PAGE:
• Buteo magnirostris (Roadside Hawk)
  • Aratinga finshi (Crimson Fronted Parakeet)
  • Brotogeris jugularis (Orange Chinned Parakeet)
  • Aratinga nana (Olive Throated Parakeet)
  • Alouatta palliata (Mantled Howler Monkey)
  • Iguana iguana (Green Iguana)

EPB confirmed that an environmental specialist will be hired in January 2013 and will be responsible for compliance with the various certification schemes, as well as to develop a Biodiversity Action Plan (BAP) to protect and enhance the vulnerable and endangered species and to conserve all other biodiversity on the farms. Forestry reserves have been established on the site and these areas include habitats of the protected species. No trees have been removed during bamboo cultivations and it is the policy of the company to (1) restore habitat connectivity and maximize biodiversity through the development of a continuous and permanent canopy cover, and therefore increase habitat protection for biodiversity within all levels of the canopy and (2) to maintain existing fragments of natural forest within the plantation as conservation areas. The company has developed strict policies surrounding these areas which have been demarcated and set aside as protected areas, with no harvesting, hunting or fishing to occur. An environmental monitoring plan will form part of the Biodiversity Action Plan in order to monitor and record the numbers of protected species against the baseline in the EIA. The areas that have been set aside for conservation will be monitored with regards to total area every year, as required by both the FSC annual audits, and the VCS verification events. These monitoring events won't measure biodiversity, but will measure habitat size, and connectivity, and ensure that they are being positively impacted. A biodiversity audit will occur every three to five years in accordance with the company's commitment to the CCBA standards. The farms will be operated with strict adherence to the mitigation and monitoring plans to ensure that the natural habitats of the identified protected species are not destroyed and/or fragmented. No Ramsar sites are located near the project site and the closest protected area is approximately 90 km away.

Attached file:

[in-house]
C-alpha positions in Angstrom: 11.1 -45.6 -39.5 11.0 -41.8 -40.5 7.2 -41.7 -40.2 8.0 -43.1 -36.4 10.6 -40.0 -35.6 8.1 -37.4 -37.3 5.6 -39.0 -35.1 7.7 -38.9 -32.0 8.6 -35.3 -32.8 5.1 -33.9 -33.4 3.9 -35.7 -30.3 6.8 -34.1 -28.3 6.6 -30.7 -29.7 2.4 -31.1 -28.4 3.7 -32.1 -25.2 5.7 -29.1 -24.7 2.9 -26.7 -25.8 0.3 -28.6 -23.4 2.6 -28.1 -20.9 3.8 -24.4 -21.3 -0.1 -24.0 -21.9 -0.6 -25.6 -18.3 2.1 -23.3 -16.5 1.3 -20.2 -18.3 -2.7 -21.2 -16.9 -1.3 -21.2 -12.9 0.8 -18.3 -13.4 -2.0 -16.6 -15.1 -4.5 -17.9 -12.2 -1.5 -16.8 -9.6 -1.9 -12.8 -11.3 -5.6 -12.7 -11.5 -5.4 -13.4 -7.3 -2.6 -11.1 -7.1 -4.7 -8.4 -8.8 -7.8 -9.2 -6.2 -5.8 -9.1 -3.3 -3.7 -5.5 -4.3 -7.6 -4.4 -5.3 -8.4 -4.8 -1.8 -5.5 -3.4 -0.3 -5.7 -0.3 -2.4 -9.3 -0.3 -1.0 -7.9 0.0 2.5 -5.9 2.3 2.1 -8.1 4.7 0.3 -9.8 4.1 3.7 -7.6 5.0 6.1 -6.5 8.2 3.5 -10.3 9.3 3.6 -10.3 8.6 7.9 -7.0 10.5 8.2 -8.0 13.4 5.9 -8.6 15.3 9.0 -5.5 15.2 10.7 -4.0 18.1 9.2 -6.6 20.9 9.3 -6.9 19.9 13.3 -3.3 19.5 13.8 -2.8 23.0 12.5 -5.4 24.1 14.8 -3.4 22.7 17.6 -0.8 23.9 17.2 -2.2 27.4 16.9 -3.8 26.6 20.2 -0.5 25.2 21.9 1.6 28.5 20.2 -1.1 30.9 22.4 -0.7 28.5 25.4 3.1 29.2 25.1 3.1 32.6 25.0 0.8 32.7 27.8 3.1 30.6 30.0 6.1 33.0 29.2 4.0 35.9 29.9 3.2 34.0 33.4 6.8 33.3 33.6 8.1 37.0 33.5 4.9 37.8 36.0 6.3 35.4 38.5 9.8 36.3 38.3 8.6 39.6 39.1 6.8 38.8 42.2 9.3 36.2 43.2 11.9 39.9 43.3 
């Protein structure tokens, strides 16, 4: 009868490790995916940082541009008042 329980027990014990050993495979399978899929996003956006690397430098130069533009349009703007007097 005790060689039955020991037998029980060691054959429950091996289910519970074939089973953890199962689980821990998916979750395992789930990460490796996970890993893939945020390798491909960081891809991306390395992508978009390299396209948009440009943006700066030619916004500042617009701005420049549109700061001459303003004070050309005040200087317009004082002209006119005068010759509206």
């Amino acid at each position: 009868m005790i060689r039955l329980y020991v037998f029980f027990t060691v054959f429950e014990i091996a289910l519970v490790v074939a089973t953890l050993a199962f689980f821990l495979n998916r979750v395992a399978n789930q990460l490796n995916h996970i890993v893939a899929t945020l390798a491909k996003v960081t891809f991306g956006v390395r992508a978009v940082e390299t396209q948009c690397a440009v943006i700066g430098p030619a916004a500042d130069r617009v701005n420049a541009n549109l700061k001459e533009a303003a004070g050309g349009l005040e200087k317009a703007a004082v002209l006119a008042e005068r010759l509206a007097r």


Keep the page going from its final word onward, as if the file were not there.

The company is Forestry Stewardship Council (FSC) certified and Verified Carbon Standard (VCS) validated. Maintenance of the FSC certificate requires annual audits to ensure continued conformity to the FSC principles and criteria, while VCS verification events will occur periodically, enabling the company to sell verified carbon credits on the international market.

In addition the company expects to receive the final certification by the Climate Community Biodiversity Alliance (CCBA) by November 20th 2012. Such CCBA certification results in the mandatory monitoring and reporting of social and environmental benefits. Monitoring of these benefits for the CCBA standard will occur every 5 years.